Write Your Own Op-Ed
One way you can take action for your campaign is to write or recruit an advocate to write an op-ed for your local newspaper, magazine, blog, community, or school newsletter. Look for an advocate who is credible on the topic and well-known in your community to sign your op-ed, as they will likely draw in more readers for the publication. A recognized person in the community, a person with a strong personal story, or an expert in the issue area is a good place to start.
An op-ed is a written opinion editorial published in a local, regional, or national media outlet. Sometimes it’s a personal, emotional story—other times the facts are presented straightforward. Many people like to read op-eds because community ideas are important, and they can’t get those same opinions in objective journalism. When you write about your cause publicly, you’re spreading awareness to legislators, journalists, and members of your community, giving them the chance to learn more about the issue, form their own opinions about your cause, and ideally, take steps to get involved.
Before you get started on your own story, here are a few things to keep in mind as you begin to write:
- Your op-ed can be either emotional or rational. It all depends on the story you want to tell. The sample emotional op-ed below is an example of a soft-sell. It encourages readers to care about what the author cares about and uses personal touches to emphasize why this is important to the signer. A hard-sell op-ed presses the urgency of the issue and uses words like, “can’t,” “refuse,” “never,” and “now.”
- A rational introduction often includes statistics and logical explanations for why your issue is important. An example sentence for that kind of piece might sound like this: “Many young people in America struggle to stay healthy. Early childcare standards can set healthy habits early, helping to decrease obesity.”
- A strong headline is concise, gives the readers a preview of what you’re going to say, and also makes them curious enough to read it.
- You can also choose an influential signer; someone who is well known in your community and credible on the topic, like a doctor, researcher, or politician, and who can help you gain attention or earn a placement in a high-profile publication. Make sure to include the signer’s contact information—name, title, organization (if needed), e-mail, and phone number—in case the editors want to contact you/the signer.
Do you think your community is ready to learn more in an op-ed? Let’s get started by breaking down the sample emotional op-ed below.
Ex. Something solid to build upon and partner in
Ex. Sharon Brown
I spent a recent Saturday at the park and struck up an interesting conversation with parents around me. Here’s a glimpse…
We’re looking to put our little one in an early childcare center, but I don’t know what requirements we should look for!
Our little guy has been in childcare for a while, and I don’t know if the snacks and active time are best for him.
It’s important to make your key points early and often so that your reader understands why this is meaningful for them.
Sound familiar? I found myself asking the same questions when I first put my children in childcare. I worried that they were getting too much screen time and unhealthy snacks. When our youngest went to daycare, we must have compared a hundred criteria—wondering what was important and best for our little boy. And I didn’t know where to look for answers to what the best environment is for my kid. As parents, we will always want what’s best for our children. And with so many of our children in early care and education settings, during such a key development period, we should be focused on coming together to determine what is best for them in that setting.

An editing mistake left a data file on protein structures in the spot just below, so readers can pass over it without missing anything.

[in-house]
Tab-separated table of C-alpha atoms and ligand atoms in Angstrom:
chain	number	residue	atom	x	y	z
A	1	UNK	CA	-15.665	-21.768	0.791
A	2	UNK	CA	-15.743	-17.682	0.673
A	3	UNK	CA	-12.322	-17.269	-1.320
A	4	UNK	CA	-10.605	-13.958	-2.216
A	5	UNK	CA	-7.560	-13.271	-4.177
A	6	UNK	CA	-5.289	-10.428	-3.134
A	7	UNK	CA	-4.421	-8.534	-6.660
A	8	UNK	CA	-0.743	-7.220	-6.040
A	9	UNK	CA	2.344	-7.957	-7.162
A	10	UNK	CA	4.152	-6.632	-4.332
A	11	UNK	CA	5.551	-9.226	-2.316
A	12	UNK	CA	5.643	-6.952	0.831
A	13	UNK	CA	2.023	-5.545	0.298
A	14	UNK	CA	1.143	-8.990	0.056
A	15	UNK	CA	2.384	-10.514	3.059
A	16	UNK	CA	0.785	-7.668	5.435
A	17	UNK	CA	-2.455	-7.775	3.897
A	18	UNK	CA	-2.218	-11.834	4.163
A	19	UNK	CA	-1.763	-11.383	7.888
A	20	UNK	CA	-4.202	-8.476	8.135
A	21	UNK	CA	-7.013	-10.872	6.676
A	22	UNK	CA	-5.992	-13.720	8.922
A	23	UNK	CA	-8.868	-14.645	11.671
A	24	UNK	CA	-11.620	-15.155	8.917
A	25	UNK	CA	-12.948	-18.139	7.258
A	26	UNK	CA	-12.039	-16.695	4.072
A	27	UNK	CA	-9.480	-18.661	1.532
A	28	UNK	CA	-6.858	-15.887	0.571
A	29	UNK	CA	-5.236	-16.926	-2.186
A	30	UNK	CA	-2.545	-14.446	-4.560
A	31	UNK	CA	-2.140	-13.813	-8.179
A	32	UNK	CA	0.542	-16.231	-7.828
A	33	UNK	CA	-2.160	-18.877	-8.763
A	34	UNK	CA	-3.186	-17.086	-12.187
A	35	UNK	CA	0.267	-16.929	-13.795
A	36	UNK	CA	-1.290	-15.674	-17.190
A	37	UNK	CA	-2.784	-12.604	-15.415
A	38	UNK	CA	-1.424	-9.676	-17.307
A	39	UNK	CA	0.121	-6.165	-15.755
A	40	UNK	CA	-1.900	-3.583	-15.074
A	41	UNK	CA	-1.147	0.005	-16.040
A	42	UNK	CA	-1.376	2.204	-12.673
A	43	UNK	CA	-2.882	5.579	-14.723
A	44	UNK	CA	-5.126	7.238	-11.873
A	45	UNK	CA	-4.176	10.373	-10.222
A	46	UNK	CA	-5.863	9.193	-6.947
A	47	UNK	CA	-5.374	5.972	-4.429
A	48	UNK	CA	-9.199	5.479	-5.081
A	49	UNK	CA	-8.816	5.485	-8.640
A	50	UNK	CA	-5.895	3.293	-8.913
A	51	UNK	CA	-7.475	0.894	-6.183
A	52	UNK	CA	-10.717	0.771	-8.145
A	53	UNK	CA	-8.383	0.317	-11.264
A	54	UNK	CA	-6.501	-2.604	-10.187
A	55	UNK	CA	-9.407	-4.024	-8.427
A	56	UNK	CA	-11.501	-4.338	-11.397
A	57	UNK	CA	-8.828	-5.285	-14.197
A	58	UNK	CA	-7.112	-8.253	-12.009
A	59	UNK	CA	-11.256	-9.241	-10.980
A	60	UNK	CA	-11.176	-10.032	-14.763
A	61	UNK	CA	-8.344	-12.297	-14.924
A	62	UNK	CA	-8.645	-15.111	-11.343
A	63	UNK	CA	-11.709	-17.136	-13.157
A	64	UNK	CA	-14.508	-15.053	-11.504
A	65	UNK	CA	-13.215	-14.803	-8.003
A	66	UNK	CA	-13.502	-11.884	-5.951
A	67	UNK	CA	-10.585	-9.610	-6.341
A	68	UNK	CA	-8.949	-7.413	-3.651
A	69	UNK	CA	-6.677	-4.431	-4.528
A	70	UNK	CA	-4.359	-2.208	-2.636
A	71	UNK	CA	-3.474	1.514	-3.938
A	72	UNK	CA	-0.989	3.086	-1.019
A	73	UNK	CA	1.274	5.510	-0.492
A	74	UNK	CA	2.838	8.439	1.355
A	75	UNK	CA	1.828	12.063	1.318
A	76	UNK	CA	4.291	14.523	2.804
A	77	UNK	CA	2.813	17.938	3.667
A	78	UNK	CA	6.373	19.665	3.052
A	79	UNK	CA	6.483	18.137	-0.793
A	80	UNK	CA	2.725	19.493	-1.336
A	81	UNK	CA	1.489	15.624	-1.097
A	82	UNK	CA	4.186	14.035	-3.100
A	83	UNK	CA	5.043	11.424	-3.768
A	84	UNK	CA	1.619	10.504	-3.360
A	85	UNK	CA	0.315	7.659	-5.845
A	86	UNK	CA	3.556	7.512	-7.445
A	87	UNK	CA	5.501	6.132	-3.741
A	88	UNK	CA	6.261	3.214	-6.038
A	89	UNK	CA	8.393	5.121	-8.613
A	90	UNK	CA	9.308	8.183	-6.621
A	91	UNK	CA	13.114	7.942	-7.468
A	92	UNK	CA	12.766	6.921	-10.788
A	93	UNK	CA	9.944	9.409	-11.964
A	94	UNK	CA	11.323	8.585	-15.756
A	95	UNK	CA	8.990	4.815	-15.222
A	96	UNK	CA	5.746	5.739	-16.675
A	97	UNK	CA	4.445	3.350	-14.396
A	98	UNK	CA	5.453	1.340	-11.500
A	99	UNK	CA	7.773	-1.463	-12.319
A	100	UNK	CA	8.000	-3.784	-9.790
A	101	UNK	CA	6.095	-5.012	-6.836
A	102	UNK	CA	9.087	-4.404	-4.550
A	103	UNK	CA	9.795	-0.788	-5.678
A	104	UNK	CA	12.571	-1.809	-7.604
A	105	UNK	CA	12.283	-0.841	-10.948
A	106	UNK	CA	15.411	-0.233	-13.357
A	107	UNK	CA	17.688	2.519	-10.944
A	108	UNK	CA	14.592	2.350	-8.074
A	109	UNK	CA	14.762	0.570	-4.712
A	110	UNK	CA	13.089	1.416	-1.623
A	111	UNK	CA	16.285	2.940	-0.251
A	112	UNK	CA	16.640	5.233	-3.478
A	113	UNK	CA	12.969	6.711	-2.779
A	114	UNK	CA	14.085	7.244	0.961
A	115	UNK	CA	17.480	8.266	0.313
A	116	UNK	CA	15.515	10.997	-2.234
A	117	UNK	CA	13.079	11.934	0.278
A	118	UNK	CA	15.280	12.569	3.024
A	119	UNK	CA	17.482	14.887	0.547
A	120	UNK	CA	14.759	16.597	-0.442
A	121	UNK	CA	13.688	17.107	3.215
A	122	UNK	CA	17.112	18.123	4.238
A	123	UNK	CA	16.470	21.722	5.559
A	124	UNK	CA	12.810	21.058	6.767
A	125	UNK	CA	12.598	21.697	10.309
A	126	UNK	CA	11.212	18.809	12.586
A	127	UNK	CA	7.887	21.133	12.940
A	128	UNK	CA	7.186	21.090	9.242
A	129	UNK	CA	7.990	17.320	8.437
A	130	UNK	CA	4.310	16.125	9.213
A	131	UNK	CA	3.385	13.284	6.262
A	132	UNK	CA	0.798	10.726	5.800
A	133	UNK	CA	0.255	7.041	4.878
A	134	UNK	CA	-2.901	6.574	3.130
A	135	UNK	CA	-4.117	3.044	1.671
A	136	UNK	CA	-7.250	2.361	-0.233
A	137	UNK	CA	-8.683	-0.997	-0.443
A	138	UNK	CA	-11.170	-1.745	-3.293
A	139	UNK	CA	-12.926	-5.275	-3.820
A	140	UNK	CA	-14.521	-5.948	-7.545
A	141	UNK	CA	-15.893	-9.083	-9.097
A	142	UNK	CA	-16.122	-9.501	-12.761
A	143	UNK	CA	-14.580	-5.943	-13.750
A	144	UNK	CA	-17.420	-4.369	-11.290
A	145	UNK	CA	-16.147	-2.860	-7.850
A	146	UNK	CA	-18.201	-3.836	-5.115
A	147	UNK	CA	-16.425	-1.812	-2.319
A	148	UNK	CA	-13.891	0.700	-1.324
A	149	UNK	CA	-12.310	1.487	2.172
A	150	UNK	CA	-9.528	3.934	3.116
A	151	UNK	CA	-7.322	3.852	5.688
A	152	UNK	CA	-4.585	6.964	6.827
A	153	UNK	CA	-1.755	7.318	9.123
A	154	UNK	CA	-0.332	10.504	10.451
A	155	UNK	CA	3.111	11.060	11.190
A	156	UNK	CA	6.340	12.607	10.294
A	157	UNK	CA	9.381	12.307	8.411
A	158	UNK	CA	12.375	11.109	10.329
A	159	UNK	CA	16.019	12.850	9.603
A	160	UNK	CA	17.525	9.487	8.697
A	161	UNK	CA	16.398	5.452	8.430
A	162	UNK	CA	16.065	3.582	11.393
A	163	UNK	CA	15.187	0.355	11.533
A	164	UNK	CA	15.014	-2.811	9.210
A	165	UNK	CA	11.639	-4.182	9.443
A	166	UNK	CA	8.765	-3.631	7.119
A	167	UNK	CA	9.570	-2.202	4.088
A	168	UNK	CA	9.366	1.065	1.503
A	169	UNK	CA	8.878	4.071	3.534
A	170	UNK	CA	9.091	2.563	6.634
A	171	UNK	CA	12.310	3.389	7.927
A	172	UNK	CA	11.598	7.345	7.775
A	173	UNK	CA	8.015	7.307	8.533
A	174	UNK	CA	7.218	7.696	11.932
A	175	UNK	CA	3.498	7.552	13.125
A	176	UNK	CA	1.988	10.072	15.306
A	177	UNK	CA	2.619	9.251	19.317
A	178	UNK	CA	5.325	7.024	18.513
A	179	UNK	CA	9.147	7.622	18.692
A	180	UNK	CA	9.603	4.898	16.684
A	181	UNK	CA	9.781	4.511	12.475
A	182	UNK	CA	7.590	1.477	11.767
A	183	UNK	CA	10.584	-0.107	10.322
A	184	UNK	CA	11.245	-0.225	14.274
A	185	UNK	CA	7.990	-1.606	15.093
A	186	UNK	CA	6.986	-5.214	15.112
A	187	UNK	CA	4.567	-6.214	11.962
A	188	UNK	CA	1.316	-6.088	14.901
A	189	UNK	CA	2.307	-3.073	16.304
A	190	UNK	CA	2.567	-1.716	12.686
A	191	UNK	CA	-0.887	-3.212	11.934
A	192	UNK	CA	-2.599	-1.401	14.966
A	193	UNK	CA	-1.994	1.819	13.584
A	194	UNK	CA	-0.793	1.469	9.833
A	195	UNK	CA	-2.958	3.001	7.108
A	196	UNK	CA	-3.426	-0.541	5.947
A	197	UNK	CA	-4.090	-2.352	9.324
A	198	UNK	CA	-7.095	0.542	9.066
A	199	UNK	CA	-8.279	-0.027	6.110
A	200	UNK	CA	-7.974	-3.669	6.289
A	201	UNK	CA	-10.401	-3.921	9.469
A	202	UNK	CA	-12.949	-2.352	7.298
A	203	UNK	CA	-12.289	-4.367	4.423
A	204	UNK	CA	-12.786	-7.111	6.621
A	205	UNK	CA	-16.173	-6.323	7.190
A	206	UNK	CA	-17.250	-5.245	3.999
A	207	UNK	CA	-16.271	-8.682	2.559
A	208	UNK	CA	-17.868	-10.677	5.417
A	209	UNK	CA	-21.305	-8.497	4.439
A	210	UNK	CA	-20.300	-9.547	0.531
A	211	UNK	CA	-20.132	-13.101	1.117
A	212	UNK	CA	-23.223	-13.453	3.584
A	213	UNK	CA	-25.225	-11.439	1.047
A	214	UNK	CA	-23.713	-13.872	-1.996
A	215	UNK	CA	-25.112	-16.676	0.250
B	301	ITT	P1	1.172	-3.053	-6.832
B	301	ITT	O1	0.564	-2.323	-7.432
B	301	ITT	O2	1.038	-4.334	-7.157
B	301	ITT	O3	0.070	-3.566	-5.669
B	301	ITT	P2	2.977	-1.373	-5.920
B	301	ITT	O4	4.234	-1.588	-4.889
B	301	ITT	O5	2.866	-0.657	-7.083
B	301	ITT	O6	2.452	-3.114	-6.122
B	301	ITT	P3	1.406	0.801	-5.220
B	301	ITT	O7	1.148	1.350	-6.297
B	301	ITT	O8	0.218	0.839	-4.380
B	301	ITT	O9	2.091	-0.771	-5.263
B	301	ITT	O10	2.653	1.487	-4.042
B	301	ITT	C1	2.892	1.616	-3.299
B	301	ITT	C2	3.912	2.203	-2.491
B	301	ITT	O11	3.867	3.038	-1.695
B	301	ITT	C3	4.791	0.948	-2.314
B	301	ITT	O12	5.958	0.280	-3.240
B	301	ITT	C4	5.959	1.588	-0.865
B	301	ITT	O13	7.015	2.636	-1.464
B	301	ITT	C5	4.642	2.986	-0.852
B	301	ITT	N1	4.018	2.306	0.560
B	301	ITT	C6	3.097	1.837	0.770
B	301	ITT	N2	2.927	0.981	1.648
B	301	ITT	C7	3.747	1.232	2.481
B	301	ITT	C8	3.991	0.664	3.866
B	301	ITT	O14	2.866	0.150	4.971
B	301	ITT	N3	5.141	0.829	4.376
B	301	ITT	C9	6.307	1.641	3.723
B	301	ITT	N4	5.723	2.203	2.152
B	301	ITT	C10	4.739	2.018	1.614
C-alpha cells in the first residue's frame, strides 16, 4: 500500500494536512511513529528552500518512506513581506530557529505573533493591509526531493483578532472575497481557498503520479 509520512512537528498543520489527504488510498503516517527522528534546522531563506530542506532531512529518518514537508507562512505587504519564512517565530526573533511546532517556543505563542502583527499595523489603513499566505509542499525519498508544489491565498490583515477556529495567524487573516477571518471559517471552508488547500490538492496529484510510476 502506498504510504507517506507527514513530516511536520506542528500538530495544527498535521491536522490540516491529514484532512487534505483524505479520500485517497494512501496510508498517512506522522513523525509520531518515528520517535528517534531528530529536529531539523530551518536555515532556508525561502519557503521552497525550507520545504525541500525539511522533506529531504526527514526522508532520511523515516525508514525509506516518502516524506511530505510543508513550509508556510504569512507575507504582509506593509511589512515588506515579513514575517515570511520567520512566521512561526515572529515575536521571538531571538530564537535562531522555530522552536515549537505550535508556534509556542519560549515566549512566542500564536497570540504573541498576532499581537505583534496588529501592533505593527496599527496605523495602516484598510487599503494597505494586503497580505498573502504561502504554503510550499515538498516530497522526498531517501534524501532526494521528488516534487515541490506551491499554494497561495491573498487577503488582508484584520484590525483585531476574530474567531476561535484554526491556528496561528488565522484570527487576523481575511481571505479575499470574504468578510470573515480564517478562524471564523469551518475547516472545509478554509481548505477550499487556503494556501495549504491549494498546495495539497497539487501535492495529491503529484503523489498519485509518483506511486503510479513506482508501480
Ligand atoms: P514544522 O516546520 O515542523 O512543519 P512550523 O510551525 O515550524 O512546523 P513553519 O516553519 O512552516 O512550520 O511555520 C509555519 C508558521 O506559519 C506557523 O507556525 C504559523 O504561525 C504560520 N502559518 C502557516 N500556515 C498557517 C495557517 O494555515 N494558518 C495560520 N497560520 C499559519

Where you can, be sure to include your state, town, county, or the specific community that you want to reach.
I’ve had many conversations with other parents, but I’ve also started to research what’s going to give my kids the best chance for healthy growth in their childcare centers. Here’s what I see: that childcare providers are asking the same questions, eager to set the children in [STATE] up for success, and that there is a need for base standards that we can all build upon.
A base standard—defining how much active and screen time is best, as well as ideal nutritional guidelines and encouraging physical activity—frees the parents and caretakers up to partner in and build upon an environment that fosters healthy development. It allows experts to outline some key requirements that ensure every child in [STATE] can receive the same care, regardless of socio-economic status. It can alleviate some of the many questions and worries we parents have.
As we work with care providers across [STATE] to provide healthy environments for our kids, we need our government leaders to partner with us, too. Without these standards, we are alone to wrestle with questions, but—more importantly—our kids are left without an assurance of quality care.
So what’s our role? I think the power lies in sharing stories, thoughts, and questions—from both the caretaker and parent perspective—with our leaders, showing them how a standard gives our kids the chance they deserve. We must ensure our children have Building Blocks for a Healthy Life™, showing [STATE] that a strong partnership around a core standard will ensure healthy development for future generations.
Remember to include a link at the end of your piece so that your readers know how to join your movement or create a campaign of their own.
For next steps and to learn more, check out [LINK TO ACTION].
Keep your op-ed to 500 words max so that your important points aren’t cut during the editing process.
Word Count: 420 Words